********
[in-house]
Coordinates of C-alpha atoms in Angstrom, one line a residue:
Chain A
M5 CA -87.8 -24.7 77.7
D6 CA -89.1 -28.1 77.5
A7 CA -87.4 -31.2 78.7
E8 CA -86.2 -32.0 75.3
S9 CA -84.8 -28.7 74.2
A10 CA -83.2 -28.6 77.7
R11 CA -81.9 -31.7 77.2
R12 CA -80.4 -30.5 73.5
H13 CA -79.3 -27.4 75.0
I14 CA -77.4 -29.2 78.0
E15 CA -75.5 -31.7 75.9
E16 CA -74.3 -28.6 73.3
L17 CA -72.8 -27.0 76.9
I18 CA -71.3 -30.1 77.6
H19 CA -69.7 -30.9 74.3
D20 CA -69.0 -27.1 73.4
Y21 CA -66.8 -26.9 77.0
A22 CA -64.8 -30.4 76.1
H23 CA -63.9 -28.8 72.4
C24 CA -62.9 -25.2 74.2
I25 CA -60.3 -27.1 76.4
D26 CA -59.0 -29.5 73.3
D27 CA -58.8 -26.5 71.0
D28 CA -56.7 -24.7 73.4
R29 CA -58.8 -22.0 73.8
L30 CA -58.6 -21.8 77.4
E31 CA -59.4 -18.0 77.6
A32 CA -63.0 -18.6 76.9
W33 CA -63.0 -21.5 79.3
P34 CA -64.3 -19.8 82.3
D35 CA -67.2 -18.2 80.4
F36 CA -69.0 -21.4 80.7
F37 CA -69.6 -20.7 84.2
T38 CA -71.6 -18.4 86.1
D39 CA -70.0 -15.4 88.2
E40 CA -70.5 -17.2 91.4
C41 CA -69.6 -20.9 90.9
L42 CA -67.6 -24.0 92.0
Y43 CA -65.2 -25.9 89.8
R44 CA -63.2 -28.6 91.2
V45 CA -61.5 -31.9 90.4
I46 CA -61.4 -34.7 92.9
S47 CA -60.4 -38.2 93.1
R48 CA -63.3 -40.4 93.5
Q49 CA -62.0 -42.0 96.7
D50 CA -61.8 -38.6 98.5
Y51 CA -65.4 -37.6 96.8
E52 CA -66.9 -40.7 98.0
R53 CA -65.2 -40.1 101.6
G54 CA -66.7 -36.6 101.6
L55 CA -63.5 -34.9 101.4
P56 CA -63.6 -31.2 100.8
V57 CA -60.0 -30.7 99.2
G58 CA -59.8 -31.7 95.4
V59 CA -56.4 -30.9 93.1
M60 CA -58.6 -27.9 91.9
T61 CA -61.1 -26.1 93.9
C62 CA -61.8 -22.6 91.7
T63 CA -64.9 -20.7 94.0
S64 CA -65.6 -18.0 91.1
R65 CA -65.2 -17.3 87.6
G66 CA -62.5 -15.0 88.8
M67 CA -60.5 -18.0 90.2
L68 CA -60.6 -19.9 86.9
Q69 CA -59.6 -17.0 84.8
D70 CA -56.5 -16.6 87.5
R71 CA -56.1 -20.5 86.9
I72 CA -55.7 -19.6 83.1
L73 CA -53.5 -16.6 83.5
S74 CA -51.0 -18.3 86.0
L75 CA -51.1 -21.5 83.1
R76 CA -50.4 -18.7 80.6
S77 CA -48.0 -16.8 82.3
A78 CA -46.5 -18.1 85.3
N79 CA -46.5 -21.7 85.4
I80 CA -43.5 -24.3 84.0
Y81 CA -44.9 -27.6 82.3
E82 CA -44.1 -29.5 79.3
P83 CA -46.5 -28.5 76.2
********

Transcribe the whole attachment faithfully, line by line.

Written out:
[in-house]
Coordinates of C-alpha atoms in Angstrom, one line a residue:
Chain A
M5 CA -87.8 -24.7 77.7
D6 CA -89.1 -28.1 77.5
A7 CA -87.4 -31.2 78.7
E8 CA -86.2 -32.0 75.3
S9 CA -84.8 -28.7 74.2
A10 CA -83.2 -28.6 77.7
R11 CA -81.9 -31.7 77.2
R12 CA -80.4 -30.5 73.5
H13 CA -79.3 -27.4 75.0
I14 CA -77.4 -29.2 78.0
E15 CA -75.5 -31.7 75.9
E16 CA -74.3 -28.6 73.3
L17 CA -72.8 -27.0 76.9
I18 CA -71.3 -30.1 77.6
H19 CA -69.7 -30.9 74.3
D20 CA -69.0 -27.1 73.4
Y21 CA -66.8 -26.9 77.0
A22 CA -64.8 -30.4 76.1
H23 CA -63.9 -28.8 72.4
C24 CA -62.9 -25.2 74.2
I25 CA -60.3 -27.1 76.4
D26 CA -59.0 -29.5 73.3
D27 CA -58.8 -26.5 71.0
D28 CA -56.7 -24.7 73.4
R29 CA -58.8 -22.0 73.8
L30 CA -58.6 -21.8 77.4
E31 CA -59.4 -18.0 77.6
A32 CA -63.0 -18.6 76.9
W33 CA -63.0 -21.5 79.3
P34 CA -64.3 -19.8 82.3
D35 CA -67.2 -18.2 80.4
F36 CA -69.0 -21.4 80.7
F37 CA -69.6 -20.7 84.2
T38 CA -71.6 -18.4 86.1
D39 CA -70.0 -15.4 88.2
E40 CA -70.5 -17.2 91.4
C41 CA -69.6 -20.9 90.9
L42 CA -67.6 -24.0 92.0
Y43 CA -65.2 -25.9 89.8
R44 CA -63.2 -28.6 91.2
V45 CA -61.5 -31.9 90.4
I46 CA -61.4 -34.7 92.9
S47 CA -60.4 -38.2 93.1
R48 CA -63.3 -40.4 93.5
Q49 CA -62.0 -42.0 96.7
D50 CA -61.8 -38.6 98.5
Y51 CA -65.4 -37.6 96.8
E52 CA -66.9 -40.7 98.0
R53 CA -65.2 -40.1 101.6
G54 CA -66.7 -36.6 101.6
L55 CA -63.5 -34.9 101.4
P56 CA -63.6 -31.2 100.8
V57 CA -60.0 -30.7 99.2
G58 CA -59.8 -31.7 95.4
V59 CA -56.4 -30.9 93.1
M60 CA -58.6 -27.9 91.9
T61 CA -61.1 -26.1 93.9
C62 CA -61.8 -22.6 91.7
T63 CA -64.9 -20.7 94.0
S64 CA -65.6 -18.0 91.1
R65 CA -65.2 -17.3 87.6
G66 CA -62.5 -15.0 88.8
M67 CA -60.5 -18.0 90.2
L68 CA -60.6 -19.9 86.9
Q69 CA -59.6 -17.0 84.8
D70 CA -56.5 -16.6 87.5
R71 CA -56.1 -20.5 86.9
I72 CA -55.7 -19.6 83.1
L73 CA -53.5 -16.6 83.5
S74 CA -51.0 -18.3 86.0
L75 CA -51.1 -21.5 83.1
R76 CA -50.4 -18.7 80.6
S77 CA -48.0 -16.8 82.3
A78 CA -46.5 -18.1 85.3
N79 CA -46.5 -21.7 85.4
I80 CA -43.5 -24.3 84.0
Y81 CA -44.9 -27.6 82.3
E82 CA -44.1 -29.5 79.3
P83 CA -46.5 -28.5 76.2